by Louis Navellier | November 23, 2013 8:00 am
On an otherwise up day for the equities market on Thursday, four big-name retailers are in the red: GameStop (GME), J.C. Penney (JCP), Sears Holdings (SHLD) and Target (TGT). And with Black Friday just a few days away on Main Street, it’s natural that some buyers may be sniffing around for bargains on Wall Street.
But in reality, only one of these stocks is a buy at current prices, in my book. Now J.C. Penney shares did perk up after the department store chain issued a slightly sunnier Q4 outlook. However, the fact remains that the company has missed analyst earnings estimates by a wide mile for the past several quarters, so I’m not so optimistic. As for Sears and Target, both companies disappointed shareholders with their third-quarter earnings results.
It’s a different story with GameStop, the largest video game and entertainment software retailer in the world. GME shares fell to a three-month low after the video game retailer released Q3 results. While GameStop swung to a profit last quarter, the company did guide its fourth-quarter forecast below the Street view. While analysts are calling for $2.15 EPS, GameStop expects earnings in the range of $1.97 to $2.14 per share.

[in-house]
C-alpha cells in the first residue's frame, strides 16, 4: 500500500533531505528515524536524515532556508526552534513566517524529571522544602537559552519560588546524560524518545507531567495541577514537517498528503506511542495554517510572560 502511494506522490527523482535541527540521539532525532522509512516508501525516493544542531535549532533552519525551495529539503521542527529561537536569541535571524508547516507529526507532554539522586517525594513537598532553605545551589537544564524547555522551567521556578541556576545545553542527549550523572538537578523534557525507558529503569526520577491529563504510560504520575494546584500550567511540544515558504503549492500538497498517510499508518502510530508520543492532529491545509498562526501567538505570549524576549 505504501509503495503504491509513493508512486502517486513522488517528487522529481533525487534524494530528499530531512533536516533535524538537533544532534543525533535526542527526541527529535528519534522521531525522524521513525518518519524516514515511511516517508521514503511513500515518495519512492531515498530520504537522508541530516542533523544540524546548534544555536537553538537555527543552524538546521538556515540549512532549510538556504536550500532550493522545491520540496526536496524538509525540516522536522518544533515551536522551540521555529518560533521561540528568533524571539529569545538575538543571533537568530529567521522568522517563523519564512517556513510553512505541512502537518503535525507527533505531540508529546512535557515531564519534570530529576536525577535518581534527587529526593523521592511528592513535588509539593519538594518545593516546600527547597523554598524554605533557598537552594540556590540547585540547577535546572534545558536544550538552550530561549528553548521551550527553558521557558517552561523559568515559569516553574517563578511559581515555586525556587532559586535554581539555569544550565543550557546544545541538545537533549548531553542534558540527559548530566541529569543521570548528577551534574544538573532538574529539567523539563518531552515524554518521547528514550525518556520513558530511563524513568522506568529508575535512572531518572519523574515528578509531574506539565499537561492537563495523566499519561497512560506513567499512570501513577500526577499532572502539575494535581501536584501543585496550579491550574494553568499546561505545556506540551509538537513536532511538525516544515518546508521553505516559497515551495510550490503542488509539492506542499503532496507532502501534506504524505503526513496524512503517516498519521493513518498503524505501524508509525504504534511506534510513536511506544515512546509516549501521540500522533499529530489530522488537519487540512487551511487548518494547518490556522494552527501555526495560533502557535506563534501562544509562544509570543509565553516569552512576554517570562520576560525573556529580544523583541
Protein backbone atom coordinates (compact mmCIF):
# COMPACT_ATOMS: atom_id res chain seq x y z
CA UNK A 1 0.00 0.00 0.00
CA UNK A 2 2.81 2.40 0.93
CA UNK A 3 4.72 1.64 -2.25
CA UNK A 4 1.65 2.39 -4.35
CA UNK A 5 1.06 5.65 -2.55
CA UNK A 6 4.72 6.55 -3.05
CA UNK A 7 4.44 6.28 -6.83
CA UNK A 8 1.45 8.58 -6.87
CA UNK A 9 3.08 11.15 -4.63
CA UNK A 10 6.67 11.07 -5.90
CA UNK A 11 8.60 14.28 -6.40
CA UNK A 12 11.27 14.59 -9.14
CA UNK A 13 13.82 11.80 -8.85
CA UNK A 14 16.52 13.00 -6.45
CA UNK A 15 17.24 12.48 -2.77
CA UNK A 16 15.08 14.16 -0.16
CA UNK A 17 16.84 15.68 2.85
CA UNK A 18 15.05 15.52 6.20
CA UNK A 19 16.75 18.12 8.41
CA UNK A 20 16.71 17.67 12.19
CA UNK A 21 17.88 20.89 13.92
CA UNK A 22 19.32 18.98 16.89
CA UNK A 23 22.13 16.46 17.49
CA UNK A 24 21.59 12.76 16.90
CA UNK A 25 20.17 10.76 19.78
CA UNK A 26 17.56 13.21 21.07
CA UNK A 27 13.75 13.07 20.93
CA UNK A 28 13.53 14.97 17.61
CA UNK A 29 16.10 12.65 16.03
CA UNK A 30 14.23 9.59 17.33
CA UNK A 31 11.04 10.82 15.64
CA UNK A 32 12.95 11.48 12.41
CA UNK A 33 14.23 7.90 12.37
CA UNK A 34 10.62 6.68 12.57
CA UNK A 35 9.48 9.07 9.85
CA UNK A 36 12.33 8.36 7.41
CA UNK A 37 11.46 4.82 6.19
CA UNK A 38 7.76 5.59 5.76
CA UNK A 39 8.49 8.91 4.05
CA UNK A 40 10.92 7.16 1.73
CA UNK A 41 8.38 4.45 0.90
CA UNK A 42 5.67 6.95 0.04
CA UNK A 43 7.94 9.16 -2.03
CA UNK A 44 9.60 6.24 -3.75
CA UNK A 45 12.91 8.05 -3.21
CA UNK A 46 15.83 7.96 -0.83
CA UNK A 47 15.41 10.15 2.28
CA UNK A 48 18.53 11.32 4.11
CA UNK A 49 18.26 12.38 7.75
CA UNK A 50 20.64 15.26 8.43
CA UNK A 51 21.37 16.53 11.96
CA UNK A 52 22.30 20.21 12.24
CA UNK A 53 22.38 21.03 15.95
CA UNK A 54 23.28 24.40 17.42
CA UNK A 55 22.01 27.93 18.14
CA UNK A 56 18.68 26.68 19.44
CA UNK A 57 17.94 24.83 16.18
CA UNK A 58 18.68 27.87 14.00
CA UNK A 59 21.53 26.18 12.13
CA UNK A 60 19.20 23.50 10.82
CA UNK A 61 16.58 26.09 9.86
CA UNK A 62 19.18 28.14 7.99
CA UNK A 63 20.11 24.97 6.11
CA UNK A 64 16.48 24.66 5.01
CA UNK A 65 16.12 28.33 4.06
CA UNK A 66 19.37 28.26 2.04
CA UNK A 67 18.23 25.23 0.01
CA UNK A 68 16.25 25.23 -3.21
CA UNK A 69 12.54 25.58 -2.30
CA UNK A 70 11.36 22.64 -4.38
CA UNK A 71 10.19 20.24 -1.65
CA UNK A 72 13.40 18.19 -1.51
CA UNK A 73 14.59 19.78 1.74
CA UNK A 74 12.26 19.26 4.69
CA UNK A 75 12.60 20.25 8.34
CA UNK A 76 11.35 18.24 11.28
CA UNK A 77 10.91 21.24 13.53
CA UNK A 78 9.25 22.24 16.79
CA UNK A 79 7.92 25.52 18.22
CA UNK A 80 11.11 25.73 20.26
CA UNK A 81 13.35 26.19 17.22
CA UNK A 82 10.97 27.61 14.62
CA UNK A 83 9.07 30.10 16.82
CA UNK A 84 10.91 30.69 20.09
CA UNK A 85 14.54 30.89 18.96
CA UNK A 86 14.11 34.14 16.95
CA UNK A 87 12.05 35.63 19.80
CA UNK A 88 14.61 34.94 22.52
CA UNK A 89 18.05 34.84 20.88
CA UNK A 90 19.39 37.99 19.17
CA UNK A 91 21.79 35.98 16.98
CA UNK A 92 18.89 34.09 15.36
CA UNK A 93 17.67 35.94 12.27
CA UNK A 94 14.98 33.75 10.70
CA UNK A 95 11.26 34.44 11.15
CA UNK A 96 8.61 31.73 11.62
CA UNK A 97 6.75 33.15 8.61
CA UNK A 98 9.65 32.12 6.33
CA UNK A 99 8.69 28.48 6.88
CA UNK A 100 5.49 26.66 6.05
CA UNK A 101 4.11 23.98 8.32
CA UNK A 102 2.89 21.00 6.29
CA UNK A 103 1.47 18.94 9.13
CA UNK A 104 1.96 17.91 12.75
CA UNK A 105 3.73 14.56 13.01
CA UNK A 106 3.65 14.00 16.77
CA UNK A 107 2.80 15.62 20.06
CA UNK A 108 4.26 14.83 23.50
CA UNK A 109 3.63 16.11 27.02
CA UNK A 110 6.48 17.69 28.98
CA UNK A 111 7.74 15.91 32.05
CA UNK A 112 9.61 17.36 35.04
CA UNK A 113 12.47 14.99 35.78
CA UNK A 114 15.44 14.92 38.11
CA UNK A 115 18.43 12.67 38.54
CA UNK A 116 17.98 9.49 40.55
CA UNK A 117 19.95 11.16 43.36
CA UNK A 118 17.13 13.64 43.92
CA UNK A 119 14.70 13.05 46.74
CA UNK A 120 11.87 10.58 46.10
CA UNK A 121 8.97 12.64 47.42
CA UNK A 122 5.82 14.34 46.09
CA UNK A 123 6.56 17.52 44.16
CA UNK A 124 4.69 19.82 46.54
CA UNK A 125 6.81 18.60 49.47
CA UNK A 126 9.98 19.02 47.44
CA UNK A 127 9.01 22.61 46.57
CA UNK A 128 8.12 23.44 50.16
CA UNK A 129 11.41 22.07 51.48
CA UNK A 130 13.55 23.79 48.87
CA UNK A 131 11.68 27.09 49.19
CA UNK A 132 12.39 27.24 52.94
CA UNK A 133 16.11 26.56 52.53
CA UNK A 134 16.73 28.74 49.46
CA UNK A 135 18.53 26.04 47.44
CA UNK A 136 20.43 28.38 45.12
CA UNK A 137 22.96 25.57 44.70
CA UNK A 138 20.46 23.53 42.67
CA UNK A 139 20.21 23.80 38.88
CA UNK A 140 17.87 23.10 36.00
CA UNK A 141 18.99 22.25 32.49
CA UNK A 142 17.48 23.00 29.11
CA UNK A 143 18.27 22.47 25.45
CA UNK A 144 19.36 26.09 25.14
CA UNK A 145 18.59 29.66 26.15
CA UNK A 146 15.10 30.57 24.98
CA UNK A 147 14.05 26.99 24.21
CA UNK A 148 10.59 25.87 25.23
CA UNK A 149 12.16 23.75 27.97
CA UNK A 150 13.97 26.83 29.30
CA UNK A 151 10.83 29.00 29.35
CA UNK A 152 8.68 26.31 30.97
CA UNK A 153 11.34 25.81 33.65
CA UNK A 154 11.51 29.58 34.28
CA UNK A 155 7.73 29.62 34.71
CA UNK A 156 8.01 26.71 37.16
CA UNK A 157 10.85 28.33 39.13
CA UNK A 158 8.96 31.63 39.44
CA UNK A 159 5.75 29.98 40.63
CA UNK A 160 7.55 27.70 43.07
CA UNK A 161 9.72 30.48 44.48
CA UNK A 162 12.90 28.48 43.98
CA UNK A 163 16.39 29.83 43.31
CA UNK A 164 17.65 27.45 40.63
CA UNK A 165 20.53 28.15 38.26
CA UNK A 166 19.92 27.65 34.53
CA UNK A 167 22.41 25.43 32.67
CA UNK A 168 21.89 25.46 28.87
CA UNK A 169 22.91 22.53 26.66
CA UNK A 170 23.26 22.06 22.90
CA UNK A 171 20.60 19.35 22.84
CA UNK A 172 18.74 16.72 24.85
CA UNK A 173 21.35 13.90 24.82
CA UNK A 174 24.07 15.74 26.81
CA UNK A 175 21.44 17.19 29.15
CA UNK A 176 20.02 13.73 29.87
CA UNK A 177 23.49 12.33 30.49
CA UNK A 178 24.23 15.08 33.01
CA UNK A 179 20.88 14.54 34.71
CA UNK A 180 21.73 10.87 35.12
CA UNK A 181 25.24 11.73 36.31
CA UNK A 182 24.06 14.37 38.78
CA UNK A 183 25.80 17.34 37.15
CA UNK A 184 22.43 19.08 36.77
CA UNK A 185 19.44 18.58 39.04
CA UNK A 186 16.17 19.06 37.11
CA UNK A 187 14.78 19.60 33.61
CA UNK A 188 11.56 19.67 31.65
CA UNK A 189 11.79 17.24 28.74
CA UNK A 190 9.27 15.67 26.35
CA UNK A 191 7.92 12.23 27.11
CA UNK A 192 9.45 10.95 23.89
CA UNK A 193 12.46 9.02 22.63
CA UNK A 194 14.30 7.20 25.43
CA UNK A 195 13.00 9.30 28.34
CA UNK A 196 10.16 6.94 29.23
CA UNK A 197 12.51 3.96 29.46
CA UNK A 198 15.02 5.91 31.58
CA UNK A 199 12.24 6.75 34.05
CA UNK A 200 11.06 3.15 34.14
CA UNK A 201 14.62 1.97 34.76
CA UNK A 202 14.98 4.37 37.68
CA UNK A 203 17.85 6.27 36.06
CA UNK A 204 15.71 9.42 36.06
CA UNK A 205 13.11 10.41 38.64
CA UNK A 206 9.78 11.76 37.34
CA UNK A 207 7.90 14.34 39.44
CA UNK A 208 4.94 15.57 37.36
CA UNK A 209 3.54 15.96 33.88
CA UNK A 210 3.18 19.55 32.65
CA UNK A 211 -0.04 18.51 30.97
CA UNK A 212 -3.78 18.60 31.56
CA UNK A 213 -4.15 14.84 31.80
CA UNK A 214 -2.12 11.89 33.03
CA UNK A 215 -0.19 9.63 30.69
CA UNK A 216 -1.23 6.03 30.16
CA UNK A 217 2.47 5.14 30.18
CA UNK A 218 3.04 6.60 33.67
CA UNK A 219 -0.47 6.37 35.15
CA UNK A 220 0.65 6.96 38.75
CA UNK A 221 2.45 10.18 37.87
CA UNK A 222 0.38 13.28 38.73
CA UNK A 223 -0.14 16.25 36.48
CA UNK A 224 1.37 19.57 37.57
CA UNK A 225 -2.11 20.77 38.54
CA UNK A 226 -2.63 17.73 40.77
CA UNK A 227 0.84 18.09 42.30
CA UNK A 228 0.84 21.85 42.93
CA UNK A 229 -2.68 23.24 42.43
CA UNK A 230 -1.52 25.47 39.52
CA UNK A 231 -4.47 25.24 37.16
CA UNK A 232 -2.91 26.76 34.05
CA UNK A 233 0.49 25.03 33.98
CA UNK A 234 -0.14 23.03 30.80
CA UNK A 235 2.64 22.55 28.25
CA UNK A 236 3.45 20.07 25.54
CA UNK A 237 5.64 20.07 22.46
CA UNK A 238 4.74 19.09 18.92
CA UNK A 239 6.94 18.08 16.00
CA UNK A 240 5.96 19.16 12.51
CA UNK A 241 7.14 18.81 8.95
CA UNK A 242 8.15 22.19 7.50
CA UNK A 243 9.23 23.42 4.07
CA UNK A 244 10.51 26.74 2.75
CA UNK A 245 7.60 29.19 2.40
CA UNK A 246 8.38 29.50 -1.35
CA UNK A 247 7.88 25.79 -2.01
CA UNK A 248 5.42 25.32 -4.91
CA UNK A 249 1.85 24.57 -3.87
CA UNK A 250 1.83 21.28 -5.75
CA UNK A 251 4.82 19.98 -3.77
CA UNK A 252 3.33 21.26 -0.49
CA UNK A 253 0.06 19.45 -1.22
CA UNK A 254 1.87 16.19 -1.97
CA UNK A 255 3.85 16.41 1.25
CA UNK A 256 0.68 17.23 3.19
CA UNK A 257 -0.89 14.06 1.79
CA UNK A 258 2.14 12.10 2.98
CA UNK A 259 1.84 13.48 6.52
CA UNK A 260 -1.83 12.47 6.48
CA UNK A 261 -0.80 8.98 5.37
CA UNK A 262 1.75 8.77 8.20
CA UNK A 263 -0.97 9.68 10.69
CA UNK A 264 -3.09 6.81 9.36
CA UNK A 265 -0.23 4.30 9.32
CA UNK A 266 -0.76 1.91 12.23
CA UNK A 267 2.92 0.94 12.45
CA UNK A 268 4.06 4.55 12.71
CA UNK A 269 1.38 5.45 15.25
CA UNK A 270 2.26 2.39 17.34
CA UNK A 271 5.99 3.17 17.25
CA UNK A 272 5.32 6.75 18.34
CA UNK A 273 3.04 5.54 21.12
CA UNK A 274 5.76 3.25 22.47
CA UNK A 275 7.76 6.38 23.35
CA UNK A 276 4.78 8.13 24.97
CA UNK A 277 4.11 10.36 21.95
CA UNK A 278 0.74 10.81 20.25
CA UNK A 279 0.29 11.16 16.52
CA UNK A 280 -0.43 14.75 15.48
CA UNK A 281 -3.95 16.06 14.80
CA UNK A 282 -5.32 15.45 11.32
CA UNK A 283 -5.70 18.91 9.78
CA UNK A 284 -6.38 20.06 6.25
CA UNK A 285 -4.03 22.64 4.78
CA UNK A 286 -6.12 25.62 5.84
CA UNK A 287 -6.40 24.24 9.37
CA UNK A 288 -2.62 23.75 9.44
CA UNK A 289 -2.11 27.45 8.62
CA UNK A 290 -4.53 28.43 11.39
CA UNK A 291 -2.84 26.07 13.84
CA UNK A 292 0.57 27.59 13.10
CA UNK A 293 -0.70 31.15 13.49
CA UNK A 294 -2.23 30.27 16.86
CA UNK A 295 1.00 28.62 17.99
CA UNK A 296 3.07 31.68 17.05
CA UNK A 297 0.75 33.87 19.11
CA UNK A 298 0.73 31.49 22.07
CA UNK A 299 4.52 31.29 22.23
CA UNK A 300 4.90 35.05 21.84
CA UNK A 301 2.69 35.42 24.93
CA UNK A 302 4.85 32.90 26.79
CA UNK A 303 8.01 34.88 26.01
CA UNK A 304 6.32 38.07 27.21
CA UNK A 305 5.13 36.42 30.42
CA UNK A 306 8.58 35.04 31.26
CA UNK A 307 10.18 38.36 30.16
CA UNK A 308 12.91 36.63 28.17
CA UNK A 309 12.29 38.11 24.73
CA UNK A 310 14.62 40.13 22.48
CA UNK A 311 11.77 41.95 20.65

While some have taken this as a sign to take profits, I wouldn’t be so quick to sell. For one, GameStop has a strong history of surpassing analyst expectations. Helping to boost forward EPS is the company’s new $500 million stock buyback program, which it just approved today. GameStop also declared a quarterly dividend of $0.275 per share (shareholders of record on December 4 will be paid on December 19).
Also, there are a number of exciting video game console launches coming this holiday season that will help the retailer. Just last week, Sony’s (SNE) PlayStation Four hit shelves and more than one million of the consoles sold in the first 24 hours. Tomorrow, Microsoft’s (MSFT) Xbox One goes on sale. Preliminary sales numbers indicate that demand will be strong for the two platforms for months to come. GameStop accounts for more than half of these two companies’ video-game software sales.
This holiday shopping season, you may decide to pay a visit to J.C. Penney, Sears or Target to pick up gifts for your friends and family. But while these retailers may be good for a stocking stuffer or two, I advise that you leave their stock where they belong—on the shelf. Of the four retailers, GME is the only one that deserves a closer look.
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